I’m going to stop here and let Shaheda, Stephen, and anyone else respond since this is an open topic relating to one’s individual process of what Joseph’s themes about the hero/call/journey template represents to them.


    I would like to add a small addendum concerning Stephen’s topic statement about the writing process which is covered very nicely on pages 268-271 in Diane K. Osbon’s: “Reflections on the Art of Living – A Joseph Campbell Companion”. Here Joseph goes into wonderful detail describing his process which should be of great benefit to those seeking insight into how he went about setting up his mindset before engaging his muse.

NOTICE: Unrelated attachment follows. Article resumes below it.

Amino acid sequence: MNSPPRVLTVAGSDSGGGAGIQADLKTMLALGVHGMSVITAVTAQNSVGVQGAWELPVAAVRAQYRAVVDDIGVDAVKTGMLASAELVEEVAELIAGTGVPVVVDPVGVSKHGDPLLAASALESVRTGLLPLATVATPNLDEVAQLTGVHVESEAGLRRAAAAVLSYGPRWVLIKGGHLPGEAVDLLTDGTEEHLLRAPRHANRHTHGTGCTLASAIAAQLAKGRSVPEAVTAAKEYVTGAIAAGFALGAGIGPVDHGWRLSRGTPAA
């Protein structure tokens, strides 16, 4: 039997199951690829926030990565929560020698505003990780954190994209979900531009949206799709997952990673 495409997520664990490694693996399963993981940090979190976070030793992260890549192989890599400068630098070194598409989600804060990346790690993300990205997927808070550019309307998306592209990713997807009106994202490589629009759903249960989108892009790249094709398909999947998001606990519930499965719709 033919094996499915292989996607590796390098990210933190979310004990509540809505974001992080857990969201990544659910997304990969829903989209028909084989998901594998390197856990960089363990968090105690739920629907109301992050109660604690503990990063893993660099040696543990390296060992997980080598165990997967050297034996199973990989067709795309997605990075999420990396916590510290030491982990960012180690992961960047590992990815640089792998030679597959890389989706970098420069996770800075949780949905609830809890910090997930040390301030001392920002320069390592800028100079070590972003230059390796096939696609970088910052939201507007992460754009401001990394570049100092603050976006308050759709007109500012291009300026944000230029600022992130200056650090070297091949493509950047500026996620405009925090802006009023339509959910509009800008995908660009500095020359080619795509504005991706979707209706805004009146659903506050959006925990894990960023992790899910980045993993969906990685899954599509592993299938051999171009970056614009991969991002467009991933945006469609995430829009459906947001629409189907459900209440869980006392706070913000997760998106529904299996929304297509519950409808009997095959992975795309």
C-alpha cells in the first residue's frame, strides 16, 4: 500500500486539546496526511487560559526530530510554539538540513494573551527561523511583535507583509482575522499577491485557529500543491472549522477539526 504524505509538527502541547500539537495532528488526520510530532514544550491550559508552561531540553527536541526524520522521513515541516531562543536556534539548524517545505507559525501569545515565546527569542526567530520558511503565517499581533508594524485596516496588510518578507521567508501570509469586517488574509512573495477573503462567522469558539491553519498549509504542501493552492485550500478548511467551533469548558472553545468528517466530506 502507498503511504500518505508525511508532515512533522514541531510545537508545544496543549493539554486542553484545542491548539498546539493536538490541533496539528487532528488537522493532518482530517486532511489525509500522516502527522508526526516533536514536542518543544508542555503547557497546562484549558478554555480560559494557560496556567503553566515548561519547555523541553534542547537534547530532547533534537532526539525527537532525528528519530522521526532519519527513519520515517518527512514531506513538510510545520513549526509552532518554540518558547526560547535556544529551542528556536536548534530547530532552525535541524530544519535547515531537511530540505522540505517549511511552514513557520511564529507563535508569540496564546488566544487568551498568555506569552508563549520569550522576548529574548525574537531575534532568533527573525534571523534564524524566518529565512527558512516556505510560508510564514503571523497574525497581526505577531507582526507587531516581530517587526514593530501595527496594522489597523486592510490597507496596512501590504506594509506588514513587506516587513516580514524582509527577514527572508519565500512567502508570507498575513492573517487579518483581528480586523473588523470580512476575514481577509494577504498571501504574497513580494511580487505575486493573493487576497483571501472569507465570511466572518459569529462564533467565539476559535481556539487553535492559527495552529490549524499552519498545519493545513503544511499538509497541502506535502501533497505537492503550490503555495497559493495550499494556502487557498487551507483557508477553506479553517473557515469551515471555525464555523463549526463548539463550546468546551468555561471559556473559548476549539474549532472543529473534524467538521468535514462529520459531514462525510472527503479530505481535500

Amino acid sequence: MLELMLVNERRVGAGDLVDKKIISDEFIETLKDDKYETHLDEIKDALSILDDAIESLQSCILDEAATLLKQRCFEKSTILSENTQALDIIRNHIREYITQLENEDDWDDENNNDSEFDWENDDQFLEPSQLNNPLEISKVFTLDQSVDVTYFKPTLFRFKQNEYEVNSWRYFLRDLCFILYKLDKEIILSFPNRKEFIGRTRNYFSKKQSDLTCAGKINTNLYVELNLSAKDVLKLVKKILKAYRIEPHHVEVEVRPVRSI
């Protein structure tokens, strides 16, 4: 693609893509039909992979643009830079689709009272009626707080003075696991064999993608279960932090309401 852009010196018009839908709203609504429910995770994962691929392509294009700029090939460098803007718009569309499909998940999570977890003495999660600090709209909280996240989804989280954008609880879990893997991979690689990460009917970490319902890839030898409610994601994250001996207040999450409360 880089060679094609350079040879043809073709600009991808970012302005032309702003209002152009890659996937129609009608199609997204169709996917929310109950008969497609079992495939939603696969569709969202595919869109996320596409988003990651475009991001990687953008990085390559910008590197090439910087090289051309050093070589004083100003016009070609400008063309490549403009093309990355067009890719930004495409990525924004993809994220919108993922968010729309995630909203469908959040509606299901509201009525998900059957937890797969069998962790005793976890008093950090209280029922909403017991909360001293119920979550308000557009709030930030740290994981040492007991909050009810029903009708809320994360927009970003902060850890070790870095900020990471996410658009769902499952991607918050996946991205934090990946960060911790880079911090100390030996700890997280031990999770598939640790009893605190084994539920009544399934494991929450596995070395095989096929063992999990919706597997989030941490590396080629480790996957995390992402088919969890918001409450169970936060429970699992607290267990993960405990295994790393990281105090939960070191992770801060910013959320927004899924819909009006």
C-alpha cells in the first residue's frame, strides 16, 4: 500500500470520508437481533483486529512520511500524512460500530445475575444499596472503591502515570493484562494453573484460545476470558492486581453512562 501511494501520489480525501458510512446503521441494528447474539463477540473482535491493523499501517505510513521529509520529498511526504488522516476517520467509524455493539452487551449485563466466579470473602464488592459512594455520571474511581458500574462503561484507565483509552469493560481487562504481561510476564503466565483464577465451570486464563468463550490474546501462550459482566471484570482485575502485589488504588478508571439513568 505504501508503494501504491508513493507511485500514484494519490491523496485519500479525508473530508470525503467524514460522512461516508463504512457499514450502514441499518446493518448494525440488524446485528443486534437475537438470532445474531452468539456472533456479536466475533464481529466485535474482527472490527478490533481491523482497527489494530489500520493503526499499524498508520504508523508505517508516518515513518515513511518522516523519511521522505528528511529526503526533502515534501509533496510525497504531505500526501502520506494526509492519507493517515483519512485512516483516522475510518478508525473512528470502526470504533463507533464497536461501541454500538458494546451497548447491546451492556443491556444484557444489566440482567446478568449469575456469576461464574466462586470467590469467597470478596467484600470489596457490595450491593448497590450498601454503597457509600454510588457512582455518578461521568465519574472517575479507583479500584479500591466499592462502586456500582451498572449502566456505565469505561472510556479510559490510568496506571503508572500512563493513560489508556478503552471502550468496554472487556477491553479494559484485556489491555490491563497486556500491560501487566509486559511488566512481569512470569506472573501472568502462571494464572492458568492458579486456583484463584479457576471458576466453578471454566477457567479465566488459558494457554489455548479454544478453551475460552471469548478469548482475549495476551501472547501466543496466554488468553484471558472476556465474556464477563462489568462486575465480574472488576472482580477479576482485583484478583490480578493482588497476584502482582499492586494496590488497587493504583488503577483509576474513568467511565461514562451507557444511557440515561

I would also be remiss if I did not mention a book Stephen recommended to me awhile back that has been a tremendous help in my own approach to writing about my personal myth which is Dennis Patrick Slattery’s: “Riting Myth, Mythic Writing” which I will leave in the above link for purchase from Amazon if interested.